Electronic supplementary material
The online version of this article (doi:10.1007/s11306-015-0829-0) contains supplementary material, which is available to authorized users.
doi:10.1007/s11306-015-0829-0
PMCID: PMC4605991  PMID: 26491425
Epidemiology; Metabolic networks; Metabolomics; Gender differences; Systems biology
8.  Metabolic signatures differentiate ovarian from colon cancer cell lines 
Background
In this era of precision medicine, the deep and comprehensive characterization of tumor phenotypes will lead to therapeutic strategies beyond classical factors such as primary sites or anatomical staging. Recently, “-omics” approached have enlightened our knowledge of tumor biology. Such approaches have been extensively implemented in order to provide biomarkers for monitoring of the disease as well as to improve readouts of therapeutic impact. The application of metabolomics to the study of cancer is especially beneficial, since it reflects the biochemical consequences of many cancer type-specific pathophysiological processes. Here, we characterize metabolic profiles of colon and ovarian cancer cell lines to provide broader insight into differentiating metabolic processes for prospective drug development and clinical screening.
Methods
We applied non-targeted metabolomics-based mass spectroscopy combined with ultrahigh-performance liquid chromatography and gas chromatography for the metabolic phenotyping of four cancer cell lines: two from colon cancer (HCT15, HCT116) and two from ovarian cancer (OVCAR3, SKOV3). We used the MetaP server for statistical data analysis.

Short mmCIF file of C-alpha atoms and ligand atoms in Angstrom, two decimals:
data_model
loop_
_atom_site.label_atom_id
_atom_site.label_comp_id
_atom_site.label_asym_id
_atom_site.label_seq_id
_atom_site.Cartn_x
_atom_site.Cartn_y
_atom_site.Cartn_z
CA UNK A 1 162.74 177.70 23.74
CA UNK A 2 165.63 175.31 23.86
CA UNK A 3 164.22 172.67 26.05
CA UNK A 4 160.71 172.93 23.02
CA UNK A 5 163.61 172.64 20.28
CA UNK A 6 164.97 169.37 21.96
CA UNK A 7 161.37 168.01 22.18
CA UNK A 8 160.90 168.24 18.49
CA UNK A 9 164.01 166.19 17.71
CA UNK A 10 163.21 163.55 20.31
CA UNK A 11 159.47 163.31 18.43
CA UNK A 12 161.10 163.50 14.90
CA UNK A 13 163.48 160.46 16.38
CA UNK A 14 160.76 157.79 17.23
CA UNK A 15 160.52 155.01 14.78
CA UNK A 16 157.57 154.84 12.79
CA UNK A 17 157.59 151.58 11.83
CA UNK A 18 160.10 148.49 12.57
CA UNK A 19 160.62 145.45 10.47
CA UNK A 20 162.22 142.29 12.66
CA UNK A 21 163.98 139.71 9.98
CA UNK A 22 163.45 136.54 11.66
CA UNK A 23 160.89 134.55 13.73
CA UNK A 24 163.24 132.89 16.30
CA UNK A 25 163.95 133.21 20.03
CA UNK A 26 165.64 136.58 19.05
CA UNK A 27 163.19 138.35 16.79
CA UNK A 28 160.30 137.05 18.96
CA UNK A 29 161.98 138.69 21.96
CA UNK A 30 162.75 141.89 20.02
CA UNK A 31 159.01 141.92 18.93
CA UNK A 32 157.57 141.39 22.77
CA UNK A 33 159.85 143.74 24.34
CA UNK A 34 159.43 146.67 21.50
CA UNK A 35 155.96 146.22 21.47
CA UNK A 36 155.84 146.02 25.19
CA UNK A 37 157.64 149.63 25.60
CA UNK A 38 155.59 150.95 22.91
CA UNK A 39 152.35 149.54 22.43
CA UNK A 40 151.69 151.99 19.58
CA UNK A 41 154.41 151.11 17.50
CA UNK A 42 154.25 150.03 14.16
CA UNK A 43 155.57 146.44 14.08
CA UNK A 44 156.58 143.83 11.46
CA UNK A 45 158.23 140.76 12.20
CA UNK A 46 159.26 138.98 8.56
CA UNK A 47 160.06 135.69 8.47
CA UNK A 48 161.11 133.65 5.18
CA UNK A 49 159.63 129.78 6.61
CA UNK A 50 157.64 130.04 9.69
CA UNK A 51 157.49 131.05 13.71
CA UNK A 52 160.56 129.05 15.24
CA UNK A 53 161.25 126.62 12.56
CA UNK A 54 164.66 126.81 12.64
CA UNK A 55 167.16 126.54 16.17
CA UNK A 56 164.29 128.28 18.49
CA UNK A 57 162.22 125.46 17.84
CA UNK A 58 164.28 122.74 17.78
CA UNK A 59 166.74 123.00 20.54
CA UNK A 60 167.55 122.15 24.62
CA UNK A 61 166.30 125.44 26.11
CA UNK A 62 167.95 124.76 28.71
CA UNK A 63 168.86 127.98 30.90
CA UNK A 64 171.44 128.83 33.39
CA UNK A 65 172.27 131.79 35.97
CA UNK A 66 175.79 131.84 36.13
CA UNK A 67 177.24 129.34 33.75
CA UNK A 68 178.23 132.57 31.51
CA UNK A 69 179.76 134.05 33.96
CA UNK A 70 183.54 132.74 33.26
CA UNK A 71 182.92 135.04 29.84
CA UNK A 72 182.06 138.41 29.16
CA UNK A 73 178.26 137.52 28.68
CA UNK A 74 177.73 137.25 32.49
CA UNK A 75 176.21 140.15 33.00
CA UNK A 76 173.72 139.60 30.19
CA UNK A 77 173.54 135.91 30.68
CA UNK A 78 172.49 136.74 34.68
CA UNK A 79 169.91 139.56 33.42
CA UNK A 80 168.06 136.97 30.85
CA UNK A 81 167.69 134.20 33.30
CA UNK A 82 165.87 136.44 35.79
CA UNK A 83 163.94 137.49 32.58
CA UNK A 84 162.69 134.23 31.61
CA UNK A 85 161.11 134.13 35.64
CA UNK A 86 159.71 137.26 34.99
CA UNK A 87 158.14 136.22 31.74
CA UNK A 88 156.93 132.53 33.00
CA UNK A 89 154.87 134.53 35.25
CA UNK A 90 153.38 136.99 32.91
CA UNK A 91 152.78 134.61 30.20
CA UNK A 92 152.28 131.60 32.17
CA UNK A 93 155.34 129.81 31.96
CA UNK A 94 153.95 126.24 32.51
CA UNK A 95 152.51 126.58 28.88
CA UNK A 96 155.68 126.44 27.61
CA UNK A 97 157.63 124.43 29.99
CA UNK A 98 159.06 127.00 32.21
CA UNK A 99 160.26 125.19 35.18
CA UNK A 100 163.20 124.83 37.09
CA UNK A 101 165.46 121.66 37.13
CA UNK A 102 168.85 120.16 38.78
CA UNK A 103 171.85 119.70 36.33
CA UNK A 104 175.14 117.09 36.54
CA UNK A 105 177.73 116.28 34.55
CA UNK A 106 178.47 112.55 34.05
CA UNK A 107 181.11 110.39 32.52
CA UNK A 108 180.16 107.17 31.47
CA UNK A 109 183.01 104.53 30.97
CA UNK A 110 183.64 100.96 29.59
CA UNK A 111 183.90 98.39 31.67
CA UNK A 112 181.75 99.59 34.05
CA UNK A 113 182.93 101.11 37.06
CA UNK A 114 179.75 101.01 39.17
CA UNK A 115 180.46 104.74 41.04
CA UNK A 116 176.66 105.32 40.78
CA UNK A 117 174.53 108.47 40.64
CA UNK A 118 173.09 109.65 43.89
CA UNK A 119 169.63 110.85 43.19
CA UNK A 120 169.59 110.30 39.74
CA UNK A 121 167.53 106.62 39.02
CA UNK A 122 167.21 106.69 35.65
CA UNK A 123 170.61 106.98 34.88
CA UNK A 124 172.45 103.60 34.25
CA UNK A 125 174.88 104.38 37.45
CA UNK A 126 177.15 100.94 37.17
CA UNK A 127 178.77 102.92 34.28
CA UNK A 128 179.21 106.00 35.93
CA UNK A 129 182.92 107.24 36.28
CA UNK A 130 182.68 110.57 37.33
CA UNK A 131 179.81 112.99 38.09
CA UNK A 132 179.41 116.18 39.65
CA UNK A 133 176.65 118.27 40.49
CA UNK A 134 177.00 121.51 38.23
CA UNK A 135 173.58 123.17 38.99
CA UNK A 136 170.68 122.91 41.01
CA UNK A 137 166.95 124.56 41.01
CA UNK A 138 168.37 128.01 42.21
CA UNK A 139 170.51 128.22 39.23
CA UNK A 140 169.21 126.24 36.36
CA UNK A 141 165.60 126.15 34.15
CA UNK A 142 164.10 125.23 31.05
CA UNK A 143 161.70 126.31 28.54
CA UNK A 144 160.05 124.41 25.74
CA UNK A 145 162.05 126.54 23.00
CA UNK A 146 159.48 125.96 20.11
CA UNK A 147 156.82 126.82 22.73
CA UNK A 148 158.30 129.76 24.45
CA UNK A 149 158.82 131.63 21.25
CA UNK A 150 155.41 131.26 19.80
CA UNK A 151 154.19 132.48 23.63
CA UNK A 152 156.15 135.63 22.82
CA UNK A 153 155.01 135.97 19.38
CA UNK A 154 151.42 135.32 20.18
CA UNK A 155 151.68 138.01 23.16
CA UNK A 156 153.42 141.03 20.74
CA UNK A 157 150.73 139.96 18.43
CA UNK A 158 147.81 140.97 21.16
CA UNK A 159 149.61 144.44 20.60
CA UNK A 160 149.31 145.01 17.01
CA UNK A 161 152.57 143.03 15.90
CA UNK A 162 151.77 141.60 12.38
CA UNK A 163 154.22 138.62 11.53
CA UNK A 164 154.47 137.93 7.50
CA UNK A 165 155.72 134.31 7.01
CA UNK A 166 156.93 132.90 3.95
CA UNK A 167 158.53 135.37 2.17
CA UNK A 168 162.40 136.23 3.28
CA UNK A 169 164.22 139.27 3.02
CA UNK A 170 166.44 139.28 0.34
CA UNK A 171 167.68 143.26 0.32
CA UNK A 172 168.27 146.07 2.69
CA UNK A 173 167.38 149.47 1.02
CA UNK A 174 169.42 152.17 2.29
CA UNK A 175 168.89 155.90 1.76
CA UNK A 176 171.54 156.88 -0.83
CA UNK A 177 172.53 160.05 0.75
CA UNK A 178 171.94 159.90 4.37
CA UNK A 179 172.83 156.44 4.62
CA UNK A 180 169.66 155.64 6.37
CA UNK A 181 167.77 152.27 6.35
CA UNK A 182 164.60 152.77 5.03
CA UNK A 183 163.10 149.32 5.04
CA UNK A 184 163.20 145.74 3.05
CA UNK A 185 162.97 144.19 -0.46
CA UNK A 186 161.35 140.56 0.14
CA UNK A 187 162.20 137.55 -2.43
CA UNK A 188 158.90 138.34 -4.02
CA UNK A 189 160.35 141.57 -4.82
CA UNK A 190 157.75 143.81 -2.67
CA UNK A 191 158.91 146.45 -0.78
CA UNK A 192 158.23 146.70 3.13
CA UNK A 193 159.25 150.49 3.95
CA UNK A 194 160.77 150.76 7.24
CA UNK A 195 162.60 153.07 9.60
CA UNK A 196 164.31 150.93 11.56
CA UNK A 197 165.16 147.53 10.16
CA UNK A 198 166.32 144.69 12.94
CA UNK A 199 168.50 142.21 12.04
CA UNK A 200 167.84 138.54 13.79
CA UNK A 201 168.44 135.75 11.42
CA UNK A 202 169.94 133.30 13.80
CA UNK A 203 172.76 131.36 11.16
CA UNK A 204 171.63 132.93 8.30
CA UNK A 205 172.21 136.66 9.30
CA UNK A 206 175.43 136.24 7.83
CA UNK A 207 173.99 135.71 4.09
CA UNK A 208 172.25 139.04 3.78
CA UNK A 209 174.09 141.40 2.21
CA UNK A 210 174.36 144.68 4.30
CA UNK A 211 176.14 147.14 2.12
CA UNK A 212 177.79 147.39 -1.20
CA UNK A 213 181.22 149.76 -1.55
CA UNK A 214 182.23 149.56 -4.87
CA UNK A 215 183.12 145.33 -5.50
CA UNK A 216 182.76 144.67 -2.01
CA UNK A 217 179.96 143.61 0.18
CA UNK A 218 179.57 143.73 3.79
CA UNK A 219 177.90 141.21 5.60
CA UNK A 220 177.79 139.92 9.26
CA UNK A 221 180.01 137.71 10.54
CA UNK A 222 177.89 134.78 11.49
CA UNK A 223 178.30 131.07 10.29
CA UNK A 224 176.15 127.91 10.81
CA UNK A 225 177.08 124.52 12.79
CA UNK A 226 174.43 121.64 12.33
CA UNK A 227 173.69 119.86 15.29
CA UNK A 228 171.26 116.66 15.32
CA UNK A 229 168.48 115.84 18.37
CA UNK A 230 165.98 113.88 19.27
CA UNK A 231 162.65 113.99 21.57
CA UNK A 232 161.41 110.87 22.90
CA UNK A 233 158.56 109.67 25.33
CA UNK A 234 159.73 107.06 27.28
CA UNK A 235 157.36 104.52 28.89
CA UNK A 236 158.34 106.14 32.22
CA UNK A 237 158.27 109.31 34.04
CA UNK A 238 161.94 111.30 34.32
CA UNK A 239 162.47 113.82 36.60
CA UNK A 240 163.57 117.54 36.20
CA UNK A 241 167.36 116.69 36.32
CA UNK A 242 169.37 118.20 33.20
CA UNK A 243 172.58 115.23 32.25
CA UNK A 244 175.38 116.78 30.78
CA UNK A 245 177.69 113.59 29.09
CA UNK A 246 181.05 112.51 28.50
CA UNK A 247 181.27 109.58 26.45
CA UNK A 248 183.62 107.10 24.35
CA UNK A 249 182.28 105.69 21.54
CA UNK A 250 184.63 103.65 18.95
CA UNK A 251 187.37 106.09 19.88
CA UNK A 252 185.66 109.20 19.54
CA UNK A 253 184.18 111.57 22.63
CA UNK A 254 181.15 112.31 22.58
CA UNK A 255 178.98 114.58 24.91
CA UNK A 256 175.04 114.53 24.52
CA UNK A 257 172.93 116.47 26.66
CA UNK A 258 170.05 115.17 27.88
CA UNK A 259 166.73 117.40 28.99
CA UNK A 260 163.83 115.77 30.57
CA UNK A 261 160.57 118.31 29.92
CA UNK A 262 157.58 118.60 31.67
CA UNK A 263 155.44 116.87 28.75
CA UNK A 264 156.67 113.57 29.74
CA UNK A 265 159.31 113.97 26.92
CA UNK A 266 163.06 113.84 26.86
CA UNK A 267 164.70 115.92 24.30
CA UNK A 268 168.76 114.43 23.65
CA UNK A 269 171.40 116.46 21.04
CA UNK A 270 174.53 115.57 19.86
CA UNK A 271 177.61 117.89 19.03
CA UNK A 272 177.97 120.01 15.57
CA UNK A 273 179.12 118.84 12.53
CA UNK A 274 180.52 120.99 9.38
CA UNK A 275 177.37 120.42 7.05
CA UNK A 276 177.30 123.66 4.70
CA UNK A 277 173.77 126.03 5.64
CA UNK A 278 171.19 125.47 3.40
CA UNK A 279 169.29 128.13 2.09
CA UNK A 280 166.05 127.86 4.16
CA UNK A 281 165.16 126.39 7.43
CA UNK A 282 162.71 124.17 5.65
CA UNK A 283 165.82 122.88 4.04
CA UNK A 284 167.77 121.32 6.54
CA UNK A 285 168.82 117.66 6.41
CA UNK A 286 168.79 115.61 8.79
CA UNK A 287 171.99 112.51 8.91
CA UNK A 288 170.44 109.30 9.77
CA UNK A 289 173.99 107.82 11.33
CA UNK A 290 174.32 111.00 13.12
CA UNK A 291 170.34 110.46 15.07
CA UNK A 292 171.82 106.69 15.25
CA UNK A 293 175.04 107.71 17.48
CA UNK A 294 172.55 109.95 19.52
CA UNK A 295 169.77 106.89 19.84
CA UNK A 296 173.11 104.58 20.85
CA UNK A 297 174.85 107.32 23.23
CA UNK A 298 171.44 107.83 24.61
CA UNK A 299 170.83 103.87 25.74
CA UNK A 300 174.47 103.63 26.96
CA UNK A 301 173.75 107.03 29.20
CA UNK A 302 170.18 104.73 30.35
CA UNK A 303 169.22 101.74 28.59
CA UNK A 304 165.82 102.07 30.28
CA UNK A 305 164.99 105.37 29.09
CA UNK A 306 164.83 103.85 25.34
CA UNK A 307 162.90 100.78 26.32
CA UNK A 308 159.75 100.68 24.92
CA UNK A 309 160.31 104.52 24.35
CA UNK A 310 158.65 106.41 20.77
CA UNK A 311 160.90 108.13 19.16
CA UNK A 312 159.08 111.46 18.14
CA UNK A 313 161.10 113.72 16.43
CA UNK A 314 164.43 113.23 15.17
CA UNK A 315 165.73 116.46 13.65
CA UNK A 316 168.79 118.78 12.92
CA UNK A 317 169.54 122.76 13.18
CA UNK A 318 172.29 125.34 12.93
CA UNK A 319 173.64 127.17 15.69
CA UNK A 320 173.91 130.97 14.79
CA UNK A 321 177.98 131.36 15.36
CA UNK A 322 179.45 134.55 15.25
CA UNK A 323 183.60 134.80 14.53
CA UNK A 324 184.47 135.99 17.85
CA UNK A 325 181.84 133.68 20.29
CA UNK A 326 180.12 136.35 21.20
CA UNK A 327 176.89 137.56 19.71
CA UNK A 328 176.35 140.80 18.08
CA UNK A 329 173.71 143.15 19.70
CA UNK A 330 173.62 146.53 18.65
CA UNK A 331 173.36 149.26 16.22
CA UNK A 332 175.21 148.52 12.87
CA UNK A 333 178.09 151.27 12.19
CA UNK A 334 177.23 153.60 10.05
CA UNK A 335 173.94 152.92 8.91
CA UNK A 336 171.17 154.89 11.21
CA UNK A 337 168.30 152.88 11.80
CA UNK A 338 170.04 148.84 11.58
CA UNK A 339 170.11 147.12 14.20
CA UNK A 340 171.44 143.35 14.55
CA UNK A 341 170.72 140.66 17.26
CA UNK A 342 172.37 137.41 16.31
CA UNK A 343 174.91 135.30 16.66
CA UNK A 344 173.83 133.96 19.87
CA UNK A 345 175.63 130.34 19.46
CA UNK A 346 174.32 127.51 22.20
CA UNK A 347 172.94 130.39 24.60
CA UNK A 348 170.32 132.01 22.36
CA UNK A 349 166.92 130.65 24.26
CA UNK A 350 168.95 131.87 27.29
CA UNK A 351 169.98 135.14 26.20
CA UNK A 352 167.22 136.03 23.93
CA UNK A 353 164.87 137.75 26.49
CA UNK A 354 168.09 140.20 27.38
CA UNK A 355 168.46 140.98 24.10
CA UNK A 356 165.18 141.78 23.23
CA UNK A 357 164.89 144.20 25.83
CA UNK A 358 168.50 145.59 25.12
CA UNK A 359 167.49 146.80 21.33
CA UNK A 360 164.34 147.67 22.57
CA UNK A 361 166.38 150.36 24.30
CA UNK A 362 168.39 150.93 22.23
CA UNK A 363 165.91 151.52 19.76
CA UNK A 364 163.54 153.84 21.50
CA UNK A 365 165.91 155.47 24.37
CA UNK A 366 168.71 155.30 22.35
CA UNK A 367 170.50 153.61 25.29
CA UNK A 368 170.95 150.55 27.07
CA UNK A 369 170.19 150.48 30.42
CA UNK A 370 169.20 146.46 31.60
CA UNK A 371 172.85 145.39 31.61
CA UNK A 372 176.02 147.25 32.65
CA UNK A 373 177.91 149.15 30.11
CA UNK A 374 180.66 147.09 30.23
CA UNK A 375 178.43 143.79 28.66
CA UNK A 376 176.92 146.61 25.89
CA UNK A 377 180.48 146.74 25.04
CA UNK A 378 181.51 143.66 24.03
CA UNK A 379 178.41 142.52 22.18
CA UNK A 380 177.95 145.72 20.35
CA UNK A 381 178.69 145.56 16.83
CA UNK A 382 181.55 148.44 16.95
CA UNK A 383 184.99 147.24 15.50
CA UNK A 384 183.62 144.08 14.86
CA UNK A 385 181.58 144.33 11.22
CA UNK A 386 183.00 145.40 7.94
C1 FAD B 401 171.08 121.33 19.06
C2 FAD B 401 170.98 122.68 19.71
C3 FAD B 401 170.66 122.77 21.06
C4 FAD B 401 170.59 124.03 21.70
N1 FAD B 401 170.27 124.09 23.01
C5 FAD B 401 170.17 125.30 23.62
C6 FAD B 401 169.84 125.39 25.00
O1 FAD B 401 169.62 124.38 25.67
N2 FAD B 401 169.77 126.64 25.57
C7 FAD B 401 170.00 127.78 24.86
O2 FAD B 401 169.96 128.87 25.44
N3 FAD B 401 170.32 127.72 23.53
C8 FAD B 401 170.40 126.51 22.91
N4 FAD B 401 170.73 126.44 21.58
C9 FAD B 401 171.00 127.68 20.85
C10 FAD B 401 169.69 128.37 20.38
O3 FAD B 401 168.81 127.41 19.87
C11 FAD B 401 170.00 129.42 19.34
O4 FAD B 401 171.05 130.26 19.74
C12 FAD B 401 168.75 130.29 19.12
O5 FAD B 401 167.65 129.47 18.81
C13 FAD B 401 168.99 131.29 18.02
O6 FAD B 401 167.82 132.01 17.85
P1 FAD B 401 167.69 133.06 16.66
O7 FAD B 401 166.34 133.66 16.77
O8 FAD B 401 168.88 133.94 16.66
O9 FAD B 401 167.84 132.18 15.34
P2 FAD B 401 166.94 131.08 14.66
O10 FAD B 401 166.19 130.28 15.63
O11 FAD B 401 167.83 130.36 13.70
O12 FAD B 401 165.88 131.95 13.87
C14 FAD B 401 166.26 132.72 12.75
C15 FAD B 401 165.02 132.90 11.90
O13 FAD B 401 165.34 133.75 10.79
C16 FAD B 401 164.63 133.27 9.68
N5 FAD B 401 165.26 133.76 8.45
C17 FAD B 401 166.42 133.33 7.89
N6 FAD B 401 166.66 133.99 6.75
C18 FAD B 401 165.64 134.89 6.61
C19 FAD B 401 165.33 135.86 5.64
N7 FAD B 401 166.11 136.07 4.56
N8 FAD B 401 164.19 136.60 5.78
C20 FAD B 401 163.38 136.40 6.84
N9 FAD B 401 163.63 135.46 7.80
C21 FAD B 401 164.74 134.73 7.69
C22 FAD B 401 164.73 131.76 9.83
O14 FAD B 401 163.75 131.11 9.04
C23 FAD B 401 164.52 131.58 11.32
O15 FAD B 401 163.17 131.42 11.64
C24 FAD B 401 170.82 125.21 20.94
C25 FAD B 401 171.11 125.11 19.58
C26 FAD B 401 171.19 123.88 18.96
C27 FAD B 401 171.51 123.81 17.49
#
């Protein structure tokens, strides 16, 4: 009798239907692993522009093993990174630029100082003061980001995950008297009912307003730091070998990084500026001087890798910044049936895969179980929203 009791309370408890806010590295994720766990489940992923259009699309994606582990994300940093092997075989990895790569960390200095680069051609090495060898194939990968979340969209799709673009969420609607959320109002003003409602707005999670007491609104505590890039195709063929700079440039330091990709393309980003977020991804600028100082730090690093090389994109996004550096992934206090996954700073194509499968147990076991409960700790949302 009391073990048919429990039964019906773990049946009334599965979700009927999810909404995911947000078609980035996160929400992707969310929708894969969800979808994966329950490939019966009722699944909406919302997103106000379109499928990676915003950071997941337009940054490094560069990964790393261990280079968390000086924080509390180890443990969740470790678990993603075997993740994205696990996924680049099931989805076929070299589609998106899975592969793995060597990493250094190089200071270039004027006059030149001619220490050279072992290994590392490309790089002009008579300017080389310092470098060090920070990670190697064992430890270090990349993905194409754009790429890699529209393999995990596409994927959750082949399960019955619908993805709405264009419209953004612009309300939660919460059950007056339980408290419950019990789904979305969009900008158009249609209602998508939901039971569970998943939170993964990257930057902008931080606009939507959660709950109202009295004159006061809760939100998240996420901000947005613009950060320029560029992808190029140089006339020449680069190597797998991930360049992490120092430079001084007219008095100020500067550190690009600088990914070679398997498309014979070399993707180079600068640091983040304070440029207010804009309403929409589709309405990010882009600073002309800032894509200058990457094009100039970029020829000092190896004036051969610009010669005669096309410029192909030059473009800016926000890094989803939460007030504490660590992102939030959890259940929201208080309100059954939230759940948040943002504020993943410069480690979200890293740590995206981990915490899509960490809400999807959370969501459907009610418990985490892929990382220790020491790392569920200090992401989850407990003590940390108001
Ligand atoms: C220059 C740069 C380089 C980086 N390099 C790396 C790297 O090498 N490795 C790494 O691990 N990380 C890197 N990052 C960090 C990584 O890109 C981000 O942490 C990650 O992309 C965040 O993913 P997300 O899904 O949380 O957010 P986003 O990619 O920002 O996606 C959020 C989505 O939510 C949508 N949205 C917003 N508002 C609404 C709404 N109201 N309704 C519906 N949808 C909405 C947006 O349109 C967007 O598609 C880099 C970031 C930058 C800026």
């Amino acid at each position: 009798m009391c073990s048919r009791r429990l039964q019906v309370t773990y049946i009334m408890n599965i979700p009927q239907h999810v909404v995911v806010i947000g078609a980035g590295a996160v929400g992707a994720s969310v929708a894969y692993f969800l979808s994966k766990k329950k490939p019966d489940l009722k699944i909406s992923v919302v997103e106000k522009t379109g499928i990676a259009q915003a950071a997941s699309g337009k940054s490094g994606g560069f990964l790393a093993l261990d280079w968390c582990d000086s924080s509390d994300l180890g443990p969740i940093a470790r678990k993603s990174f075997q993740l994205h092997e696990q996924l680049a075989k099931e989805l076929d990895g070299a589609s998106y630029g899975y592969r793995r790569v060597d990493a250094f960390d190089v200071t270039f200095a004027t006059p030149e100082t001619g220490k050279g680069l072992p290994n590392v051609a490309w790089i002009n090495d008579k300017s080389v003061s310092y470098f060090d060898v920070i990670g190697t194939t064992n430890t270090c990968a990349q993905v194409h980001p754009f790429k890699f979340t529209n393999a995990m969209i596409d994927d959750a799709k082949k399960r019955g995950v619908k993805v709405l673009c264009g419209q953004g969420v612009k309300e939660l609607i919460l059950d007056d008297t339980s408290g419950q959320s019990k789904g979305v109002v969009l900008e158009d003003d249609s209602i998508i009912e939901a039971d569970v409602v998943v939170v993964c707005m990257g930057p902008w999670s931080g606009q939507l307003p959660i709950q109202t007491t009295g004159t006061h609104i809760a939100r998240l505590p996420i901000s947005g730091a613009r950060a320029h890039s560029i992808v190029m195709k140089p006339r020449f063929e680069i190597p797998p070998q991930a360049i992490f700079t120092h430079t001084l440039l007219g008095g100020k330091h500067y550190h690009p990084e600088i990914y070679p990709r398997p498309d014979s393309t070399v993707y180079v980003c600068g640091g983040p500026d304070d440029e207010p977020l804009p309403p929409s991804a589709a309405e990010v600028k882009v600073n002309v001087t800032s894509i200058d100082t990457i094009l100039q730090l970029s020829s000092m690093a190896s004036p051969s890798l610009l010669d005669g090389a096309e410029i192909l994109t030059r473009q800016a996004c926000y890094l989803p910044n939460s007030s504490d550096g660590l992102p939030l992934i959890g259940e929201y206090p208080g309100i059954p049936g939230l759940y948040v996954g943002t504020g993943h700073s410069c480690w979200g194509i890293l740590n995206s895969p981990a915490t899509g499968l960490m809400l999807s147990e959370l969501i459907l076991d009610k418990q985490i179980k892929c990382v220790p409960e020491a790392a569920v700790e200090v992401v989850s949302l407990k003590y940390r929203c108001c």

Results
A total of 225 metabolites were detected in all four cell lines; 67 of these molecules significantly discriminated colon cancer from ovarian cancer cells. Metabolic signatures revealed in our study suggest elevated tricarboxylic acid cycle and lipid metabolism in ovarian cancer cell lines, as well as increased β-oxidation and urea cycle metabolism in colon cancer cell lines.
Conclusions
Our study provides a panel of distinct metabolic fingerprints between colon and ovarian cancer cell lines. These may serve as potential drug targets, and now can be evaluated further in primary cells, biofluids, and tissue samples for biomarker purposes.
Electronic supplementary material
The online version of this article (doi:10.1186/s12967-015-0576-z) contains supplementary material, which is available to authorized users.
doi:10.1186/s12967-015-0576-z
PMCID: PMC4499939  PMID: 26169745
9.  Genetics of human metabolism: an update 
Human Molecular Genetics  2015;24(R1):R93-R101.